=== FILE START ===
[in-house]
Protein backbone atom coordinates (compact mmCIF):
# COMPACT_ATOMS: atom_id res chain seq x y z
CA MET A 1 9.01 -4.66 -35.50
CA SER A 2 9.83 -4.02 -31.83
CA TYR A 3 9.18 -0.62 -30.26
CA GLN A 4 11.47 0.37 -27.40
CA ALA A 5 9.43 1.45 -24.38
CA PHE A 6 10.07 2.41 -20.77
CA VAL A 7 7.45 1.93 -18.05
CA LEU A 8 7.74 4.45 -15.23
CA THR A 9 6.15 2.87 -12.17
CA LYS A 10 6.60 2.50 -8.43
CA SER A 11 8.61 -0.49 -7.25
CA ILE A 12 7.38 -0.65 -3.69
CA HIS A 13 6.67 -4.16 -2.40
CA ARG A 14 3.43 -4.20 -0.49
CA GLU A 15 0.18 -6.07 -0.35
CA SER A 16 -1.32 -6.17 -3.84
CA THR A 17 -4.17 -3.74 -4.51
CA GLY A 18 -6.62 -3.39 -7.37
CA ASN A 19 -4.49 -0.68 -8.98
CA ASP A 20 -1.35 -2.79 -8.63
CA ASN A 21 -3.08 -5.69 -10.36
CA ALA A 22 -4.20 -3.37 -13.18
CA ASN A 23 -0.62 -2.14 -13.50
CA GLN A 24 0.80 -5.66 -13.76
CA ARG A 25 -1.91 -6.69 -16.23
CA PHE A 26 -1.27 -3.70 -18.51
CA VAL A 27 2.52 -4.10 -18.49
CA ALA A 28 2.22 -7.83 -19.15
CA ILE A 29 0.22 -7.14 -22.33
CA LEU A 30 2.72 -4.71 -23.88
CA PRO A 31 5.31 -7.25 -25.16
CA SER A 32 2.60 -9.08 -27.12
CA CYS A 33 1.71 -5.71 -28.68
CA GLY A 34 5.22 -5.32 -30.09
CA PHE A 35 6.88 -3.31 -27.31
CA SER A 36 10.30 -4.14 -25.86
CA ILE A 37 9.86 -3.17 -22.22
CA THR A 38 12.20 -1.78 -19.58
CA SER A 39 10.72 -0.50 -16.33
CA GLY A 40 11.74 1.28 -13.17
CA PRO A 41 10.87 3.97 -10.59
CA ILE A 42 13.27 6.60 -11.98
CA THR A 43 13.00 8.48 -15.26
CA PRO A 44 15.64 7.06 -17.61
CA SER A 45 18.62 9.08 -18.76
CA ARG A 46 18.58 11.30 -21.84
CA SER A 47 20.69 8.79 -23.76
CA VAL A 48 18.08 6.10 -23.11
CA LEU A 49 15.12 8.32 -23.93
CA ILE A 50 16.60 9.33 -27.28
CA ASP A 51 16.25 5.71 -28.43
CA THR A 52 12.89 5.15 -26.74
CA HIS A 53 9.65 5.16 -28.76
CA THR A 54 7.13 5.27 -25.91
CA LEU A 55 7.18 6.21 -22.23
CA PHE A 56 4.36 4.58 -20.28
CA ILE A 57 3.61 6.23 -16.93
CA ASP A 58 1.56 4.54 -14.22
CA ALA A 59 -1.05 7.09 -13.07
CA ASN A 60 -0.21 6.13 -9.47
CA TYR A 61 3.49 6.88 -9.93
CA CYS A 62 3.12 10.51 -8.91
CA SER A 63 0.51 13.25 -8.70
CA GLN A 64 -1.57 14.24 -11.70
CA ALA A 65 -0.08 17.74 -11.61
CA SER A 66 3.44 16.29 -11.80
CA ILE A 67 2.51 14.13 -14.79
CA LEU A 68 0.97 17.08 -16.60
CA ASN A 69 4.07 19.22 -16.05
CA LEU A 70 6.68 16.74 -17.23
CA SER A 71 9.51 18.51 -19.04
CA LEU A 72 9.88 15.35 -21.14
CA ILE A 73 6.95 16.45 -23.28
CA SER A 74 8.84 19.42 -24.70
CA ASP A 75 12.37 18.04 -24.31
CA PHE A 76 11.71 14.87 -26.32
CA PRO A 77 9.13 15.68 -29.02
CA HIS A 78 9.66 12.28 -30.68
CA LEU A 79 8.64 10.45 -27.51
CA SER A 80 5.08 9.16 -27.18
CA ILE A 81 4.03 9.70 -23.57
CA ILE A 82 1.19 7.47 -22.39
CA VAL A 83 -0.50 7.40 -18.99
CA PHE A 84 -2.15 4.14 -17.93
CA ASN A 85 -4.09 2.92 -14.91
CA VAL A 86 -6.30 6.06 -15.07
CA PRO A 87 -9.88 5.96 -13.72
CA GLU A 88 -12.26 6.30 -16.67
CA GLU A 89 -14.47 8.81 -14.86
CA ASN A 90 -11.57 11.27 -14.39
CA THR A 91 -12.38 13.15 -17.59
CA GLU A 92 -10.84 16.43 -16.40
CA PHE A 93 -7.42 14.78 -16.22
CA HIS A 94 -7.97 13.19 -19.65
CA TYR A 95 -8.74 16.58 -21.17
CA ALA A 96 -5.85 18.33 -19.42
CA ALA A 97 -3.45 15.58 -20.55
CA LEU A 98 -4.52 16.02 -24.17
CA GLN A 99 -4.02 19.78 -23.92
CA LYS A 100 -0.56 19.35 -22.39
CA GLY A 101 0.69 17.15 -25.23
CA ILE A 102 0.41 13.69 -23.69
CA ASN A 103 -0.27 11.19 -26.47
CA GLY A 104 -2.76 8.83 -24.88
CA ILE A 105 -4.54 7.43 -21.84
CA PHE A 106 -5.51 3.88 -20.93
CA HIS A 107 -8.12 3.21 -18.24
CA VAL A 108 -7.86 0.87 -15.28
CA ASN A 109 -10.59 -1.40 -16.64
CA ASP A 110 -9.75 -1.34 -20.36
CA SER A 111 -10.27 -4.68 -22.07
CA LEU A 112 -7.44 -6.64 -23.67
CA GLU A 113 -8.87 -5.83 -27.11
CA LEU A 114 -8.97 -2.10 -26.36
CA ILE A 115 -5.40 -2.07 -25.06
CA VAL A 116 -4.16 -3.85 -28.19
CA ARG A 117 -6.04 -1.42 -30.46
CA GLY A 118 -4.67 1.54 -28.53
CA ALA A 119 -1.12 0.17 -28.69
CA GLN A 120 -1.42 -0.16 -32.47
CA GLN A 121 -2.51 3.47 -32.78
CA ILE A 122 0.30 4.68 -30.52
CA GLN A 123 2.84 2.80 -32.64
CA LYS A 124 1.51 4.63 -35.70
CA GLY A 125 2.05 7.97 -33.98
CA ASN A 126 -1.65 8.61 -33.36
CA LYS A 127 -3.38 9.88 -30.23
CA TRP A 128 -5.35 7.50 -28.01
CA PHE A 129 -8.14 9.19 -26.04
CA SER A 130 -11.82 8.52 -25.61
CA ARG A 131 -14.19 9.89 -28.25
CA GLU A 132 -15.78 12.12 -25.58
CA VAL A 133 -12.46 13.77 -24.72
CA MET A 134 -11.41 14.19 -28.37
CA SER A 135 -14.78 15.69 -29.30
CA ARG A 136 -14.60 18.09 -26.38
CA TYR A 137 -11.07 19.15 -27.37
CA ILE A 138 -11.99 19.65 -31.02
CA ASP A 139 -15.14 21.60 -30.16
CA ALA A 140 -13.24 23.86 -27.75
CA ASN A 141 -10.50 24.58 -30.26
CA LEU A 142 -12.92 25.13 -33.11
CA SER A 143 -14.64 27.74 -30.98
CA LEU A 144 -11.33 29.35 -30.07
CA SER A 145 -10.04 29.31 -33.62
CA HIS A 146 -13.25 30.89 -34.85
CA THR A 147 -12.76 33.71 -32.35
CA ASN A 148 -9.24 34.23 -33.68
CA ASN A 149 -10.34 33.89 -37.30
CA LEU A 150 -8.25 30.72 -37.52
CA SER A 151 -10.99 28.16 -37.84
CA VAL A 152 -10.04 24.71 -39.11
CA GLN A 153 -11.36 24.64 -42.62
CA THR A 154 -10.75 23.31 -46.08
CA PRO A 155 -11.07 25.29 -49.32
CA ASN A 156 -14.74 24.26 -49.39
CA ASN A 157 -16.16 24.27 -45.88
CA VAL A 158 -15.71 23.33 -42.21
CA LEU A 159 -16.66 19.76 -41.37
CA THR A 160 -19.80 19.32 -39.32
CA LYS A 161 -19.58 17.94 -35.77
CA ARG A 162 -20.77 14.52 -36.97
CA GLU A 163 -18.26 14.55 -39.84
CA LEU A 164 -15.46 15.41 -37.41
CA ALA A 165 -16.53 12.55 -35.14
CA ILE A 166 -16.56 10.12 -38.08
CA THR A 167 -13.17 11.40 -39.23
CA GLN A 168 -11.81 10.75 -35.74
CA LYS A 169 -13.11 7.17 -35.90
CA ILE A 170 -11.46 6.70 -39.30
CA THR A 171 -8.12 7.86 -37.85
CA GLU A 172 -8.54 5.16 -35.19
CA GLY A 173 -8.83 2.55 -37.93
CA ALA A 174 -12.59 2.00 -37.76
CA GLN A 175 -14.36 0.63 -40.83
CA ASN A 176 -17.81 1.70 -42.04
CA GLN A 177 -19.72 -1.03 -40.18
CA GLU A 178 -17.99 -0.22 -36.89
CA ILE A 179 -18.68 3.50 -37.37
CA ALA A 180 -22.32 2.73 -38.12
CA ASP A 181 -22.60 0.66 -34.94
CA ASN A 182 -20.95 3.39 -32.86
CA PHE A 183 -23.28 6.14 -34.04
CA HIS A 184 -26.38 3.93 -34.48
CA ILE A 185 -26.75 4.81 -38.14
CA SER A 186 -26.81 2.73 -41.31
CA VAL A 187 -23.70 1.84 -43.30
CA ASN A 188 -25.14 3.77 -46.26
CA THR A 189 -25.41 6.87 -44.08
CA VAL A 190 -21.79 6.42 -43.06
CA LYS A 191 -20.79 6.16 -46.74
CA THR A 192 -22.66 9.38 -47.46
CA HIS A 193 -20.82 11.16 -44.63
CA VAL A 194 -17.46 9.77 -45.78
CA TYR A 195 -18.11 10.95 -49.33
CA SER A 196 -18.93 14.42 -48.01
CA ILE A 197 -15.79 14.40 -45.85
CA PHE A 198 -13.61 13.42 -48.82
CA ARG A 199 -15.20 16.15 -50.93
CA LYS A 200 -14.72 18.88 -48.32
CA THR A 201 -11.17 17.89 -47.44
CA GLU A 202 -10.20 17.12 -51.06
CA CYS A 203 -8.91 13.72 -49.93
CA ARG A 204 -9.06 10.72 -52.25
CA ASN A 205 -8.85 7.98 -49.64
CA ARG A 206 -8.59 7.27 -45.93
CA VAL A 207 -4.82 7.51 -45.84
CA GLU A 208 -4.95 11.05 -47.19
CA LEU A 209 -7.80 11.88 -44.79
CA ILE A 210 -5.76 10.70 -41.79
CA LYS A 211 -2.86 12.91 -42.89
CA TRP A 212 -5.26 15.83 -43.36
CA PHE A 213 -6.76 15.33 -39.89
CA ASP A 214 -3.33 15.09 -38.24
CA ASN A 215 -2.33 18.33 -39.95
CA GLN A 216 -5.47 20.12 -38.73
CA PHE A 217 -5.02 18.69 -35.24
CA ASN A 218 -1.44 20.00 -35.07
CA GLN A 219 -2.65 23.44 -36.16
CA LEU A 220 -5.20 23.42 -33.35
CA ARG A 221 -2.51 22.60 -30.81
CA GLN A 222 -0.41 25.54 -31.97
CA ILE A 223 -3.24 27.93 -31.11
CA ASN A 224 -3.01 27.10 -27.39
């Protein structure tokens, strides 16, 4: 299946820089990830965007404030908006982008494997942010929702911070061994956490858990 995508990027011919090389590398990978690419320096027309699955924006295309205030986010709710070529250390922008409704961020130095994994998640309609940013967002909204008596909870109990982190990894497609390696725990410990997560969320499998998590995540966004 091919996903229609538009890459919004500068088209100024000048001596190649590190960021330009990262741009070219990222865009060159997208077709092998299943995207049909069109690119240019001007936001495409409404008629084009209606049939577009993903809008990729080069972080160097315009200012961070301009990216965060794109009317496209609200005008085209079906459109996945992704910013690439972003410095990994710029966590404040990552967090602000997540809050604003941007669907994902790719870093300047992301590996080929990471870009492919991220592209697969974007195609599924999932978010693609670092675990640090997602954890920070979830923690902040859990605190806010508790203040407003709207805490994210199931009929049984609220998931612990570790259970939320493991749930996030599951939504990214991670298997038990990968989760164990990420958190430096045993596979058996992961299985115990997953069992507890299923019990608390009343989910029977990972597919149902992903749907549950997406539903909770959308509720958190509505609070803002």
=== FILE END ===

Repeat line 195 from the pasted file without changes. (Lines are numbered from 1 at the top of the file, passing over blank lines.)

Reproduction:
CA THR A 192 -22.66 9.38 -47.46